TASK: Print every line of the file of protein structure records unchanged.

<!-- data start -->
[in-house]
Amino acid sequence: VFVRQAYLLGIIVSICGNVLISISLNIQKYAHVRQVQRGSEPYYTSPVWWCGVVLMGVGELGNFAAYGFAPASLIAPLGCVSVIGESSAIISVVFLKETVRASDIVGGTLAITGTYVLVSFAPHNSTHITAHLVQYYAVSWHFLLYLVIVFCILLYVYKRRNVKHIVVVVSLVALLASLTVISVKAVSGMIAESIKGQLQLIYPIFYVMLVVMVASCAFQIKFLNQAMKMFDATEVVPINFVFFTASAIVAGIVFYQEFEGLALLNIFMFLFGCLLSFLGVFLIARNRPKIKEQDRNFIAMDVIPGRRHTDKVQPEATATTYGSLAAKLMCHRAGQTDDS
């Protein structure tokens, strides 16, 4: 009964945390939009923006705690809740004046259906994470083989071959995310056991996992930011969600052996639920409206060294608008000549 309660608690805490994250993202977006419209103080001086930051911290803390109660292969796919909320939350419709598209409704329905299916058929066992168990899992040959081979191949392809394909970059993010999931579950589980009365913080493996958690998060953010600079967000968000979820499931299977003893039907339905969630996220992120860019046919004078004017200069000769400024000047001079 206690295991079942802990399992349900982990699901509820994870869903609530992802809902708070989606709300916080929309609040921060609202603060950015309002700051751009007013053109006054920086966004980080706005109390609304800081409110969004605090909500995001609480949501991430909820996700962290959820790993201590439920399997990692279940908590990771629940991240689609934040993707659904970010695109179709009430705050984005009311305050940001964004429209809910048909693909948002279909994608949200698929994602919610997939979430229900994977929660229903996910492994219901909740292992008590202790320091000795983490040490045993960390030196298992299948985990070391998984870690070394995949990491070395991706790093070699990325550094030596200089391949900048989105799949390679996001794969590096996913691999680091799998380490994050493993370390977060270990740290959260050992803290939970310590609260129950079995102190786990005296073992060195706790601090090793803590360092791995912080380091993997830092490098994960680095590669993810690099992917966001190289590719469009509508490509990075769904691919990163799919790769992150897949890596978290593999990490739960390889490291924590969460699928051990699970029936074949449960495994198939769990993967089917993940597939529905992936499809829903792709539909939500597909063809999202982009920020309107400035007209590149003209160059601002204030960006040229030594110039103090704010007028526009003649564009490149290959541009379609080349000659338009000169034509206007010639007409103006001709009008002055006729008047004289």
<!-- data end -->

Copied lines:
[in-house]
Amino acid sequence: VFVRQAYLLGIIVSICGNVLISISLNIQKYAHVRQVQRGSEPYYTSPVWWCGVVLMGVGELGNFAAYGFAPASLIAPLGCVSVIGESSAIISVVFLKETVRASDIVGGTLAITGTYVLVSFAPHNSTHITAHLVQYYAVSWHFLLYLVIVFCILLYVYKRRNVKHIVVVVSLVALLASLTVISVKAVSGMIAESIKGQLQLIYPIFYVMLVVMVASCAFQIKFLNQAMKMFDATEVVPINFVFFTASAIVAGIVFYQEFEGLALLNIFMFLFGCLLSFLGVFLIARNRPKIKEQDRNFIAMDVIPGRRHTDKVQPEATATTYGSLAAKLMCHRAGQTDDS
């Protein structure tokens, strides 16, 4: 009964945390939009923006705690809740004046259906994470083989071959995310056991996992930011969600052996639920409206060294608008000549 309660608690805490994250993202977006419209103080001086930051911290803390109660292969796919909320939350419709598209409704329905299916058929066992168990899992040959081979191949392809394909970059993010999931579950589980009365913080493996958690998060953010600079967000968000979820499931299977003893039907339905969630996220992120860019046919004078004017200069000769400024000047001079 206690295991079942802990399992349900982990699901509820994870869903609530992802809902708070989606709300916080929309609040921060609202603060950015309002700051751009007013053109006054920086966004980080706005109390609304800081409110969004605090909500995001609480949501991430909820996700962290959820790993201590439920399997990692279940908590990771629940991240689609934040993707659904970010695109179709009430705050984005009311305050940001964004429209809910048909693909948002279909994608949200698929994602919610997939979430229900994977929660229903996910492994219901909740292992008590202790320091000795983490040490045993960390030196298992299948985990070391998984870690070394995949990491070395991706790093070699990325550094030596200089391949900048989105799949390679996001794969590096996913691999680091799998380490994050493993370390977060270990740290959260050992803290939970310590609260129950079995102190786990005296073992060195706790601090090793803590360092791995912080380091993997830092490098994960680095590669993810690099992917966001190289590719469009509508490509990075769904691919990163799919790769992150897949890596978290593999990490739960390889490291924590969460699928051990699970029936074949449960495994198939769990993967089917993940597939529905992936499809829903792709539909939500597909063809999202982009920020309107400035007209590149003209160059601002204030960006040229030594110039103090704010007028526009003649564009490149290959541009379609080349000659338009000169034509206007010639007409103006001709009008002055006729008047004289």